Rape Culture: A Woman's Never-ending Battle
Wed, April 21, 2021

Rape Culture: A Woman's Never-ending Battle

Rape and sexual violence are still an unfortunate reality for women around the world. They have also long realized that it would take too long for them to be finally safe / Photo by: Tinnakorn jorruang via Shutterstock

 

Rape and sexual violence are still an unfortunate reality for women around the world. They have also long realized that it would take too long for them to be finally safe. World Population Review, an online site that aims to make this data more accessible through graphs, charts, analysis, and visualizations, said that an estimated 35% of women worldwide have experienced some form of sexual harassment in their lifetime.

The report also showed that women aged 16 to 19 are four times more likely to be victims of rape or sexual assault. At the same time, female college students 18 to 24 years old are three times more likely to experience sexual assault. The countries with the highest rates of rape are led by South Africa with 132.4 incidents per 100,000 people, followed by Botswana (92.9), Lesotho (82.7), Swaziland (77.5), and Bermuda (67.3). 

Unfortunately, the exact rape numbers are challenging to report because many women are afraid to come forward. They are shamed and blamed for being raped or hurt--a result of rape culture. Over the years, how people see rape has changed. In the 1980s, “rape” meant an attack from a stranger in a dark alley. It was not something that could be done by friends and acquaintances or between couples. Rape culture before was characterized by the idea that girls who drink are asking to get raped, boys owned girls, the kind of girl who gets raped has no right to complain about what happened to her, and more.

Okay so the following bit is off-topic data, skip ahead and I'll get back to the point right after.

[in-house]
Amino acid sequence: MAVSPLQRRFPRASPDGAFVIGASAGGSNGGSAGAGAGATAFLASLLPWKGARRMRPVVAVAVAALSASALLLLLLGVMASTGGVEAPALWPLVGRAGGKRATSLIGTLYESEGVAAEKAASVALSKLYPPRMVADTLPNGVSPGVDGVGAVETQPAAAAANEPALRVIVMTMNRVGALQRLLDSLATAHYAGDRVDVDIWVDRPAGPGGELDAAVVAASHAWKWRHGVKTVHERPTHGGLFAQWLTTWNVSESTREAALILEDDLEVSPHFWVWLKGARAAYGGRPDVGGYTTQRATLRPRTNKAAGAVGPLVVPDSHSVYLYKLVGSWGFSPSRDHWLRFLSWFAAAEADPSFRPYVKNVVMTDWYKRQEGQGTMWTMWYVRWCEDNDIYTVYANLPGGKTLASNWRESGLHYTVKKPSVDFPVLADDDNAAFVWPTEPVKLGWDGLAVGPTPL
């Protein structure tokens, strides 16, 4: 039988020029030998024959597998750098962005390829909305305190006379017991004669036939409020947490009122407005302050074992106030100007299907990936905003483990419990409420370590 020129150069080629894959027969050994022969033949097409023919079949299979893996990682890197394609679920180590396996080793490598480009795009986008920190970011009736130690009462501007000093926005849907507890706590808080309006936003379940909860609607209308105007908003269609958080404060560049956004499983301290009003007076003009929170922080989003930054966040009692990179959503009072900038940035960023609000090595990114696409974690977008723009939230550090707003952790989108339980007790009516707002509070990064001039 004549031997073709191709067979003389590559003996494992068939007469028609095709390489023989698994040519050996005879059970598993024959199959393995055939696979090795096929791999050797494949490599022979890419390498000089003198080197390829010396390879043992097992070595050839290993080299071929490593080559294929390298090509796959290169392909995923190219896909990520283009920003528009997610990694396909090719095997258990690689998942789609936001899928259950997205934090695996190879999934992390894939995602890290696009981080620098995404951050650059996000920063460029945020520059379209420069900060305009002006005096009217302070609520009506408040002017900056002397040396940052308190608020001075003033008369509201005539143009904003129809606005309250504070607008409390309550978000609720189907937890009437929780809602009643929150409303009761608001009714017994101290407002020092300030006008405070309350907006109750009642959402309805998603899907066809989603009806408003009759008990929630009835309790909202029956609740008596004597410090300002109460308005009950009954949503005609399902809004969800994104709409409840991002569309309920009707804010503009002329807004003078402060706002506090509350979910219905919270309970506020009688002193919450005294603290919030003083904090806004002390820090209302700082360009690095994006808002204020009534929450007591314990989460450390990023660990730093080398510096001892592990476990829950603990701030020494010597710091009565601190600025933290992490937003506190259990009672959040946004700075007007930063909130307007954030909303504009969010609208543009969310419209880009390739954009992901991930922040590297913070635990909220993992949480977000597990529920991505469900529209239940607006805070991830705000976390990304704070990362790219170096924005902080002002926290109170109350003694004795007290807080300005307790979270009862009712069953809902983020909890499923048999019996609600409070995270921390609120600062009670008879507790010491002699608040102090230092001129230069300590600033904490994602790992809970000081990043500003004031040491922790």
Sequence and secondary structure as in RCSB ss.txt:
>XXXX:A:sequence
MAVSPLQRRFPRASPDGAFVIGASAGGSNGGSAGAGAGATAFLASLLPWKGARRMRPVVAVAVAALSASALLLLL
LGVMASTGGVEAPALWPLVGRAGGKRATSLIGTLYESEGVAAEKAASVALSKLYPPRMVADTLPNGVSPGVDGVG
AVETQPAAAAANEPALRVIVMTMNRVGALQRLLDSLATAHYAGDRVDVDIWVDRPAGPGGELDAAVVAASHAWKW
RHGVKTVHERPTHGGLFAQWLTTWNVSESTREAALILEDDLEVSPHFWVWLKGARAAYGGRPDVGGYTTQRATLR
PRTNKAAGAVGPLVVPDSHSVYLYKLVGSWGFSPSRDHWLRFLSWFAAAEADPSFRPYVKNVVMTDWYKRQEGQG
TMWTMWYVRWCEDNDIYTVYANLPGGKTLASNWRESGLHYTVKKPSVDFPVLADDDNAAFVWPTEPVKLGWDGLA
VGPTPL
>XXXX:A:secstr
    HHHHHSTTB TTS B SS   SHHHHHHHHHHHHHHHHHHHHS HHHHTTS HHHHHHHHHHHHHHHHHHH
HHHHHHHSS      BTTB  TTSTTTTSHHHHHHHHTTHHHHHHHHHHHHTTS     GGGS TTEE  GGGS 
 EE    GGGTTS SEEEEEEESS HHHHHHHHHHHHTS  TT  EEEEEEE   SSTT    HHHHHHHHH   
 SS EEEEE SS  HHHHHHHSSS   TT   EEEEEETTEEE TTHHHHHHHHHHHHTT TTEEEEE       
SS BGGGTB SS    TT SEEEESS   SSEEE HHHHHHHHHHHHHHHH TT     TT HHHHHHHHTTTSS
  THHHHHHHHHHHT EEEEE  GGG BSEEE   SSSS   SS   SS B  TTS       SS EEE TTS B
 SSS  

While there has been progress, these ideas are very much present in today’s modern society. Rape culture exists in every person who blames a rape victim of what happened to them, in every person who distinguishes “legitimate rape” and states that rape is “something that God intended to happen,” in every person that slut-shames women for their choices, in every person who blames girls for posting sexy selfies, and in every person who thinks that rape is a choice.

Understanding Rape Culture

The term “rape culture” was originally coined in the 1970s. It first appeared in a book titled “Rape: The First Sourcebook for Women,” which was published by the New York Radical Feminists Collective in 1974 and was explored in depth in the 1975 documentary “Rape Culture.” According to Vox, an American news and opinion website, it is a culture in which sexual violence is treated as the norm, and victims are blamed for their own assaults. 

With rape culture, cultural norms, institutions, and even the majority of our society shame victims, protect rapists, promote impunity, and demand that women make unreasonable sacrifices to avoid sexual assault. In a 1975 book titled “Against Our Will: Men, Women, and Rape” written by author Susan Brownmiller, rape was described as the ultimate act of male terror against women. “It is nothing more or less than a conscious process of intimidation by which all men keep all women in a state of fear,” she said.